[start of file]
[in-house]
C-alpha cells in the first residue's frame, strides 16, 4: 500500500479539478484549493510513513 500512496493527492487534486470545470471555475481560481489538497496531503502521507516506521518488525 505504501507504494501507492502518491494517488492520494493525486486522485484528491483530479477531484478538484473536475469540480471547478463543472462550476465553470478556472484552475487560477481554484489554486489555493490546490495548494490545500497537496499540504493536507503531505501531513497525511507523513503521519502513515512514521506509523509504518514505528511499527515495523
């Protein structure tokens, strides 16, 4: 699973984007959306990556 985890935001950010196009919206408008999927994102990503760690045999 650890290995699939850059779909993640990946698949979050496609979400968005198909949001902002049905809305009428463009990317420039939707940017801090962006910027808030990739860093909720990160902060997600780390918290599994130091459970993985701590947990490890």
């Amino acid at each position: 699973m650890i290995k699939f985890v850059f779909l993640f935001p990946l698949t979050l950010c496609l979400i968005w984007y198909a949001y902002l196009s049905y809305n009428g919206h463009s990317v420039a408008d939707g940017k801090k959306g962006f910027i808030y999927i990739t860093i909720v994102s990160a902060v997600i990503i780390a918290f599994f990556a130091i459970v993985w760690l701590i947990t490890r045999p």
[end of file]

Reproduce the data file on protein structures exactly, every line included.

[in-house]
C-alpha cells in the first residue's frame, strides 16, 4: 500500500479539478484549493510513513 500512496493527492487534486470545470471555475481560481489538497496531503502521507516506521518488525 505504501507504494501507492502518491494517488492520494493525486486522485484528491483530479477531484478538484473536475469540480471547478463543472462550476465553470478556472484552475487560477481554484489554486489555493490546490495548494490545500497537496499540504493536507503531505501531513497525511507523513503521519502513515512514521506509523509504518514505528511499527515495523
């Protein structure tokens, strides 16, 4: 699973984007959306990556 985890935001950010196009919206408008999927994102990503760690045999 650890290995699939850059779909993640990946698949979050496609979400968005198909949001902002049905809305009428463009990317420039939707940017801090962006910027808030990739860093909720990160902060997600780390918290599994130091459970993985701590947990490890």
């Amino acid at each position: 699973m650890i290995k699939f985890v850059f779909l993640f935001p990946l698949t979050l950010c496609l979400i968005w984007y198909a949001y902002l196009s049905y809305n009428g919206h463009s990317v420039a408008d939707g940017k801090k959306g962006f910027i808030y999927i990739t860093i909720v994102s990160a902060v997600i990503i780390a918290f599994f990556a130091i459970v993985w760690l701590i947990t490890r045999p």